In DSM-III, this disorder is called Developmental Reading Disorder
Performance on standardized, individually administered tests of reading skill is significantly below the expected level, given the individual's schooling, chronological age, and mental age (as determined by an individually administered IQ test). In addition, in school, the child's performance on tasks requiring reading skills is significantly below his or her intellectual capacity.
In Mental Retardation, reading difficulty is due to a general impairment in intellectual functioning. However, in some cases of Mild Mental Retardation, the reading level is significantly below the expected level, given the individual's schooling and level of retardation. In such cases the additional diagnosis of Developmental Reading Disorder should be made, since treatment of the reading difficulties can greatly increase occupational potential.
Inadequate schooling can result in poor performance on standardized reading tests. In such cases, however, other children in the school will generally have similar difficulty.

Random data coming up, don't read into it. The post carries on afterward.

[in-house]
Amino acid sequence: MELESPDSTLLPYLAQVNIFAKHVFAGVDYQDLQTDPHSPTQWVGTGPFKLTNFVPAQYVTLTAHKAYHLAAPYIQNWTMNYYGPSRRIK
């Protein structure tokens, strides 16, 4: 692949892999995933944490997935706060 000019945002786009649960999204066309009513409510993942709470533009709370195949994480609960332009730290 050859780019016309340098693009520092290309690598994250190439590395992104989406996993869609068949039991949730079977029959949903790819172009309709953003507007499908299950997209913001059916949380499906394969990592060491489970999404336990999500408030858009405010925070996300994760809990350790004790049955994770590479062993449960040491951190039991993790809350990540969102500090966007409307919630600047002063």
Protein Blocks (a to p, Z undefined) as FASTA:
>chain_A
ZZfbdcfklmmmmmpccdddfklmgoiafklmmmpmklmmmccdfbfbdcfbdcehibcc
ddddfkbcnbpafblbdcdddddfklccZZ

Impaired vision or hearing
Impaired vision or hearing may affect reading ability, and can be ruled out with screening tests.
For more information, see Learning Disorders
A. Reading achievement, as measured by individually administered standardized tests of reading accuracy or comprehension, is substantially below that expected given the person's chronological age, measured intelligence, and age-appropriate education.
B. The disturbance in Criterion A significantly interferes with academic achievement or activities of daily living that require reading skills.
C. If a sensory deficit is present, the reading difficulties are in excess of those usually associated with it.
Note: If a general medical (e.g., neurological) condition or sensory deficit is present, record the condition.